The court appointed the former judge in accordance with the parties' agreement, but found that there were no grounds to conclude that the appointment of BDO or any of the accounting firms that were proposed by the appellants would have given rise to a reasonable apprehension of bias.
The court outlined the test for a finding of reasonable apprehension of bias, noting that the threshold is high, as the inquiry calls into question the personal integrity of the adjudicator and the administration of justice. The court observed that the test is an objective one that asks what an informed person, viewing the matter realistically and practically, would conclude.
The court determined that none of the instances where the applicant's law firm had been retained by any of the accounting firms had anything to do with the parties or issues that were involved in the matter. While courts have found reasonable apprehension of bias in circumstances where adjudicators have had close personal relationships with one of the parties, there was no professional relationship between the proposed arbitrator and the parties to the arbitration that could reasonably ground a finding of bias.
The court also noted that if the concept of bias were stretched to apply in these circumstances, there would be commercially unreasonable consequences:
"If the position of the respondents that a reasonable apprehension of bias existed in these circumstances, there would be great difficulty for most of the major commercial law firms in Toronto in ever being able to represent clients in front of such accounting firms who were chosen as arbitrators in a commercial dispute as these law firms all are routinely retained by the large accounting firms to act in commercial insolvency matters…BDO, Duff & Phelps and Grant Thornton are just three of such firms. They too would be precluded from acting as arbitrators in any case in which one of the law firms acting for one of the parties to the arbitration had been retained by them in unrelated matters. The result would be that in commercial arbitrations calling for accounting expertise, all of the large accounting firms and all of the firms experienced in commercial disputes would invariably be unable to act. This should obviously be avoided if at all possible."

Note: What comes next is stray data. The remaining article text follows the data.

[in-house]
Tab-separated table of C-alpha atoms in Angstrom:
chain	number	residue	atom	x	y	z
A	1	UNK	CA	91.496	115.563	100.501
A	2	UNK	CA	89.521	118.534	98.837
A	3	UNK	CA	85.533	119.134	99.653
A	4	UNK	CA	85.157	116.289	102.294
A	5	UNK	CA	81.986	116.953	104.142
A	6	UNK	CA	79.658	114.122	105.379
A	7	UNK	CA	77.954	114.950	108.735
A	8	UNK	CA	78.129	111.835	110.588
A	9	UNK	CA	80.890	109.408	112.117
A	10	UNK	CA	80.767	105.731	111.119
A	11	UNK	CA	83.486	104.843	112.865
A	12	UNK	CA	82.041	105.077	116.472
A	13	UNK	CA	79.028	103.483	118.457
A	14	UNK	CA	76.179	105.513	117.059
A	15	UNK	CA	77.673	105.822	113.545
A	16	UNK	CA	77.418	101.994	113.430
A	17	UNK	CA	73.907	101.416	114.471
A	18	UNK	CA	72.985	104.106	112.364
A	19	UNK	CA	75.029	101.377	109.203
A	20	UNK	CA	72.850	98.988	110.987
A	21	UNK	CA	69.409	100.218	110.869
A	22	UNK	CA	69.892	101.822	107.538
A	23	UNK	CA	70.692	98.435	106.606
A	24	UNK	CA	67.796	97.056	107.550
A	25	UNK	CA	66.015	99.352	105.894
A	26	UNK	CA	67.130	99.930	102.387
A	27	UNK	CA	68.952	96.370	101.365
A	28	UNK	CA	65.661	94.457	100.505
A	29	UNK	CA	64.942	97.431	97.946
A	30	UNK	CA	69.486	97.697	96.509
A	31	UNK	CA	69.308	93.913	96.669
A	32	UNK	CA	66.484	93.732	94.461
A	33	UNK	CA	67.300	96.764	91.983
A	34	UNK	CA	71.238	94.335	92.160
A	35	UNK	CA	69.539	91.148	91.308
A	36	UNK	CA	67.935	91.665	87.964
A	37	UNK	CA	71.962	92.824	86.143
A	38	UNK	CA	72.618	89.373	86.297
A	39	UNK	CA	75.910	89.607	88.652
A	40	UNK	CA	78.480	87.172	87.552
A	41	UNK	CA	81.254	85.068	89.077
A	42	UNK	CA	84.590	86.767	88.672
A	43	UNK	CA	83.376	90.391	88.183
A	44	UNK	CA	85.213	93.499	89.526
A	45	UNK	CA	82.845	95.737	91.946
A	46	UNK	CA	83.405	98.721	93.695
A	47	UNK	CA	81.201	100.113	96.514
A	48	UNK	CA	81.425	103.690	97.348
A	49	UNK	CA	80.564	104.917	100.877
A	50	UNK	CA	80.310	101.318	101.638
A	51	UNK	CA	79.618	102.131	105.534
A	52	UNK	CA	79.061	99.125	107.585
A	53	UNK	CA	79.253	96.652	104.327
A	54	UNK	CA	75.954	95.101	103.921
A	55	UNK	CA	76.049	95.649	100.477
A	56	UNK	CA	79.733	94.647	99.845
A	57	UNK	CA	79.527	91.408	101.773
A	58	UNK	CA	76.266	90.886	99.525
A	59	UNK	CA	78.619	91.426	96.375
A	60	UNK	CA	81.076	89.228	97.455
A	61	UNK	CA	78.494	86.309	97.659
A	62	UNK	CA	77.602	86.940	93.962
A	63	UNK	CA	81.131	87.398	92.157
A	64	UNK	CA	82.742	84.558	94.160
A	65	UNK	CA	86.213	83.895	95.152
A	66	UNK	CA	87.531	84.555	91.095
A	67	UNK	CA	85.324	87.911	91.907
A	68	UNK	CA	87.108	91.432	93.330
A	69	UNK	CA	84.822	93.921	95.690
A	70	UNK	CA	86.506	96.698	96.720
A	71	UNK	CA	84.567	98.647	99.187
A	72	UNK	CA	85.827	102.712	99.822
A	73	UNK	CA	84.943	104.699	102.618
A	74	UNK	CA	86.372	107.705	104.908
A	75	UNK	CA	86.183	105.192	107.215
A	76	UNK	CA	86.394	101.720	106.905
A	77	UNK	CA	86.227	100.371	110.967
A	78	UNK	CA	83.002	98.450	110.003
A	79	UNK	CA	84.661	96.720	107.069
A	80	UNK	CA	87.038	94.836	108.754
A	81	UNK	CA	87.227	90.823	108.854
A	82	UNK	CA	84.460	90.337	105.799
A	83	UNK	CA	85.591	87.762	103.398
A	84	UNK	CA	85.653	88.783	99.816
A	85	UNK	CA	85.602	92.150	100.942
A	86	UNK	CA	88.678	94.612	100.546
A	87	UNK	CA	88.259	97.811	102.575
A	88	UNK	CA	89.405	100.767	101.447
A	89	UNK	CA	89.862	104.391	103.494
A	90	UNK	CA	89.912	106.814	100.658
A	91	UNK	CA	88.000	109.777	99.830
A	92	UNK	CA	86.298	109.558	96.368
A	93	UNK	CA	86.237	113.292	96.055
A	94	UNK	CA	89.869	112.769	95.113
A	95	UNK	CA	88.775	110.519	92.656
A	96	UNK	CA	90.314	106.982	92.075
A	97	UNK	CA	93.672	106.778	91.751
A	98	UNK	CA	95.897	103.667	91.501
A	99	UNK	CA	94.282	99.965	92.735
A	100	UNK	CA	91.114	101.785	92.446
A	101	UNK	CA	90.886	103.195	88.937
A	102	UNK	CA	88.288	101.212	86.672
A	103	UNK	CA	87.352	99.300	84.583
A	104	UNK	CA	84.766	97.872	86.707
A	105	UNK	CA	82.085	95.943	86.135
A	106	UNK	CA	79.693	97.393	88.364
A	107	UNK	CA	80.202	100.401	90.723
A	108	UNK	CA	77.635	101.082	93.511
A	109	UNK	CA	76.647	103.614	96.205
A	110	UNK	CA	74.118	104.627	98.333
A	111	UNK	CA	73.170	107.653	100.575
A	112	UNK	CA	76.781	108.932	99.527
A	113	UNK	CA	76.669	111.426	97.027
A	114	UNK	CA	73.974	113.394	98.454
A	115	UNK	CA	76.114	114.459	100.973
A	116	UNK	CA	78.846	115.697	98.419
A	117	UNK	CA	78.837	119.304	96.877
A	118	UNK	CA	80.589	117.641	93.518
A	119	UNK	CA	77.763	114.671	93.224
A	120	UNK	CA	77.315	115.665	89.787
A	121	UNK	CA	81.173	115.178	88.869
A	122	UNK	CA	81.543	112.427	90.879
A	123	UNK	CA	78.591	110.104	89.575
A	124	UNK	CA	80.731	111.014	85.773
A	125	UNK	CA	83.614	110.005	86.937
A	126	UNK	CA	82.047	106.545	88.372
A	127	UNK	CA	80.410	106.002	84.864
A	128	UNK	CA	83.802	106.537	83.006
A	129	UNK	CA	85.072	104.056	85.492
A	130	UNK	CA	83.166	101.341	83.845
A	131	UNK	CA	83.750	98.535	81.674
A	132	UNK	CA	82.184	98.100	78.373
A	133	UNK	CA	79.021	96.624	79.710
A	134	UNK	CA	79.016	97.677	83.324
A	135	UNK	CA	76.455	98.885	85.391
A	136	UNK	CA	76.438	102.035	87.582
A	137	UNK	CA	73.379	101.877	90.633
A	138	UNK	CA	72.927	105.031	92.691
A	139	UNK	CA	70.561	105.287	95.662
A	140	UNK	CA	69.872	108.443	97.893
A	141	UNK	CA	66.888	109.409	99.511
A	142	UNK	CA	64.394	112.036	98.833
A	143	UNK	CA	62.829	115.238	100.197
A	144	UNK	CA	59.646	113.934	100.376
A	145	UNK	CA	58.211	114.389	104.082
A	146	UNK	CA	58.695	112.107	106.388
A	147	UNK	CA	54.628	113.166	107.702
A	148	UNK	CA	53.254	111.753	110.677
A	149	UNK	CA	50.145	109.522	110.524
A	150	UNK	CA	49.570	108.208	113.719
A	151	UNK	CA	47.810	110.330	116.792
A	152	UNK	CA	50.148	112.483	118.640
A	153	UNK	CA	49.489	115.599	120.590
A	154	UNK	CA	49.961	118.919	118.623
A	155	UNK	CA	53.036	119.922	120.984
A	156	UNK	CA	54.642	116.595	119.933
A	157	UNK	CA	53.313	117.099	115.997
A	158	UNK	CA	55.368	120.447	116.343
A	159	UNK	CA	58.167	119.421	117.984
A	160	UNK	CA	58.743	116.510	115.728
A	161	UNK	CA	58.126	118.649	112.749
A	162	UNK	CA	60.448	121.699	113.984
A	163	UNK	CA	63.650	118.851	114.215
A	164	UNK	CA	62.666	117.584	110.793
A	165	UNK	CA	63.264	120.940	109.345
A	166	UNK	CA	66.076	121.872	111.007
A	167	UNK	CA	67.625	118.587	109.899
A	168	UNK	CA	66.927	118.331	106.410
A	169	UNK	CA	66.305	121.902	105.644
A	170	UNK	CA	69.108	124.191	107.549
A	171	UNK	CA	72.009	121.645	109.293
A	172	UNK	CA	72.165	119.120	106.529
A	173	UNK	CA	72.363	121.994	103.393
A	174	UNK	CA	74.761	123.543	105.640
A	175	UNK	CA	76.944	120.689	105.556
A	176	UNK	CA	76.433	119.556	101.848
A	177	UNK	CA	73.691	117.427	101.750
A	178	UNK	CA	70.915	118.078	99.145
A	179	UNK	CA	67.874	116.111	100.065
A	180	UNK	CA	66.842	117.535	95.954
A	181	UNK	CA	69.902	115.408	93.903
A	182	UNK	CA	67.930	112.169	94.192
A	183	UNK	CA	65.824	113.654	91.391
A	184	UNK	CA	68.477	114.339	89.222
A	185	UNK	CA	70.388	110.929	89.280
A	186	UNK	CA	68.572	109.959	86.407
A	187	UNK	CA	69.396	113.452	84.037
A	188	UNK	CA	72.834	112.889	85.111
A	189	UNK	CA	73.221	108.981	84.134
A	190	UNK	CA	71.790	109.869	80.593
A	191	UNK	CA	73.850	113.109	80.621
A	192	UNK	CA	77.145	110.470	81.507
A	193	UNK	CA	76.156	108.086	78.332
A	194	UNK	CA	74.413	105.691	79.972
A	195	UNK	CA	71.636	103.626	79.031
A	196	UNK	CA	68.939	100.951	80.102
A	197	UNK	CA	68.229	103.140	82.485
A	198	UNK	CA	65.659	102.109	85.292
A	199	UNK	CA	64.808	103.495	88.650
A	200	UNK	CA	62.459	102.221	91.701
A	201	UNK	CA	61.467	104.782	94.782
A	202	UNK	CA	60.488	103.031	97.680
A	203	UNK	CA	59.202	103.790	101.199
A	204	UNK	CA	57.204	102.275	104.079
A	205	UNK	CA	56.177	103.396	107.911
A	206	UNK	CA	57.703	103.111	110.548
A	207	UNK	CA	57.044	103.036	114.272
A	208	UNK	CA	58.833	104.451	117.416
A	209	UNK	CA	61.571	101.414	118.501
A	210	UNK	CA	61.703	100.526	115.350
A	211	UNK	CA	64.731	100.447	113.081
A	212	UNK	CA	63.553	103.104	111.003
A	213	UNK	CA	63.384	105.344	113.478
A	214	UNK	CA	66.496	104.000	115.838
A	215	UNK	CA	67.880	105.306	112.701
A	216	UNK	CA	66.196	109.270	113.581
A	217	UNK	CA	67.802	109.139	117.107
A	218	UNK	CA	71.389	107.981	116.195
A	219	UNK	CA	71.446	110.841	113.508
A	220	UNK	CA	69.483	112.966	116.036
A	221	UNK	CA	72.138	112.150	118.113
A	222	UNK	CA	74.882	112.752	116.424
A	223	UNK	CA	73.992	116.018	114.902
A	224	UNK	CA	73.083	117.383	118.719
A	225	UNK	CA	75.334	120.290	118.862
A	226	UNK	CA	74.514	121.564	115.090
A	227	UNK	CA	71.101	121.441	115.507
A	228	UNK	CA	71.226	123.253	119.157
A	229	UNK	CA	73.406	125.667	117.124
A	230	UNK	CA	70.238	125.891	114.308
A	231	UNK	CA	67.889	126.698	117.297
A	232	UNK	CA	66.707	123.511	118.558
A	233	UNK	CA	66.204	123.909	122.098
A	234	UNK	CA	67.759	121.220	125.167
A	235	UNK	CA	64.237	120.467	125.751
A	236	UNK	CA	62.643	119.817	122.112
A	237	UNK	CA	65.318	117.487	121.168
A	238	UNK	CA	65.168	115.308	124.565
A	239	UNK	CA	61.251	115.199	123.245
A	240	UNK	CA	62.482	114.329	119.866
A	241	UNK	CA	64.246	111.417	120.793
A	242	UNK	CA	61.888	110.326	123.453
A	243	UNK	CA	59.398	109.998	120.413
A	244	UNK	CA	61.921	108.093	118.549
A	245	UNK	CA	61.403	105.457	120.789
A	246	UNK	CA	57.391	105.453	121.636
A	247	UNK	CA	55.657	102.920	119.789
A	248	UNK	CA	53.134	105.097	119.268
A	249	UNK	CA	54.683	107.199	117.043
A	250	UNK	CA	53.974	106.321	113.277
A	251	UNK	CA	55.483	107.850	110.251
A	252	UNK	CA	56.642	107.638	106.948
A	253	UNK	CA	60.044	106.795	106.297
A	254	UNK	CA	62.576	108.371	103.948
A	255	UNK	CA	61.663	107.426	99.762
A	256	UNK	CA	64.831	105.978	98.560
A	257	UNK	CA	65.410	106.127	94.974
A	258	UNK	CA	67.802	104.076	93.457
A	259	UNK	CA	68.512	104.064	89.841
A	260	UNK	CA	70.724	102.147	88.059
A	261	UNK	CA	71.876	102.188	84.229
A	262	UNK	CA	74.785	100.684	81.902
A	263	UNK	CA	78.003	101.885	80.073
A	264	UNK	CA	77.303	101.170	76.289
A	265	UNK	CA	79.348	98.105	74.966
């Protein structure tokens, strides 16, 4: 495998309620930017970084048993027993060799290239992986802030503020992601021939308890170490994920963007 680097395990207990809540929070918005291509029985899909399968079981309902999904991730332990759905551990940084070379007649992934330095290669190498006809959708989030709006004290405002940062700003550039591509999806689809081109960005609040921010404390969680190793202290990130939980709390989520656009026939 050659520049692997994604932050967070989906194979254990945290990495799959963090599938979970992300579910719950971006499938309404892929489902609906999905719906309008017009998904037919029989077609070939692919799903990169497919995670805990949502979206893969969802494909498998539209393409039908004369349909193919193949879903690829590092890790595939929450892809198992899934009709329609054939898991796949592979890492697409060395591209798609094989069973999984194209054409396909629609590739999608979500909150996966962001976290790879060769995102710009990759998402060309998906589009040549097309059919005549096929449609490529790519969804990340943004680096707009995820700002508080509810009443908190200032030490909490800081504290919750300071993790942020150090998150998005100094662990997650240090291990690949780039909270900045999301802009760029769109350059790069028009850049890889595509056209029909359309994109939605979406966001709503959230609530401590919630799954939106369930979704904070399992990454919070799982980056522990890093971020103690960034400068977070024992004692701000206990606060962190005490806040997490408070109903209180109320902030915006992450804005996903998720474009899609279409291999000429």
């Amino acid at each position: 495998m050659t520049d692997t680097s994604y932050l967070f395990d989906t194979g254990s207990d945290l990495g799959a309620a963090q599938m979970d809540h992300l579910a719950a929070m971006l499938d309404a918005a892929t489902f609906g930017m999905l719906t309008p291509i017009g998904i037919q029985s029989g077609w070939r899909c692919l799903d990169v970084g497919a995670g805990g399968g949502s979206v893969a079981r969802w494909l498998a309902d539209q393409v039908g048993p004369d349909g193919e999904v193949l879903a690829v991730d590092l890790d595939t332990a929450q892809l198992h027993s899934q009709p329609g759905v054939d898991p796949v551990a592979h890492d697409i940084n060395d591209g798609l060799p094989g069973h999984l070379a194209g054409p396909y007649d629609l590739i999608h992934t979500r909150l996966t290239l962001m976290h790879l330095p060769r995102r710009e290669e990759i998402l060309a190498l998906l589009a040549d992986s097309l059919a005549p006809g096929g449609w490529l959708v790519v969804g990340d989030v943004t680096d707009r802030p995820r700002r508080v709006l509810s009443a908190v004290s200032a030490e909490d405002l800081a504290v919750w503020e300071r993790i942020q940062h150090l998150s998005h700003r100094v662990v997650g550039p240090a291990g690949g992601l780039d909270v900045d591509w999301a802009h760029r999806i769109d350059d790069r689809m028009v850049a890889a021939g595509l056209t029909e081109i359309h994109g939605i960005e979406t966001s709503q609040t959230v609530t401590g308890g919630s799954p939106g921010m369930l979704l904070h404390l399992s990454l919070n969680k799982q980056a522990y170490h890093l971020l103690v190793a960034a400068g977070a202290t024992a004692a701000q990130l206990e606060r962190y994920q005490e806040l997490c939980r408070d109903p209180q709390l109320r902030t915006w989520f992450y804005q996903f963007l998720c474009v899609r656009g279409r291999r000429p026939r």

The court affirmed that the inquiry in each case is highly fact specific. On the facts before it, the court held that the respondent had no reasonable basis for its allegations and by raising them had deprived the applicant of its contractual right to have BDO act as arbitrator. The consequences of the respondents' bad faith in attempting to upset and derail the arbitration process was a cost award, in spite of the consent order, fixed at C$34,617.
Allied Track Services provides practical guidance to commercial arbitration parties on the legal and practical implications of potential conflicts relating to the appointment of arbitrators. The decision sends a strong warning to parties to be wary of making baseless attempts at upsetting the arbitration process.
Although the court did not consider Telesat – in which an arbitrator was removed on the basis of a reasonable apprehension of bias, albeit in different circumstances – Allied Track Services underscores that courts continue to take a practical and commercially realistic approach to attempts to oust arbitrators on the basis of alleged bias or partiality. Arbitration parties raise such allegations for tactical reasons or on insubstantial grounds at their own peril.
For further information on this topic please contact Robert JC Deane at Borden Ladner Gervais LLP by telephone (+1 604 640 4250) or email (RDeane@blg.com). The Borden Ladner Gervais LLP website can be accessed at www.blg.com.
Shelby Liesch, articled student, assisted in the preparation of this update.
The materials contained on this website are for general information purposes only and are subject to the disclaimer.
ILO is a premium online legal update service for major companies and law firms worldwide. In-house corporate counsel and other users of legal services, as well as law firm partners, qualify for a free subscription.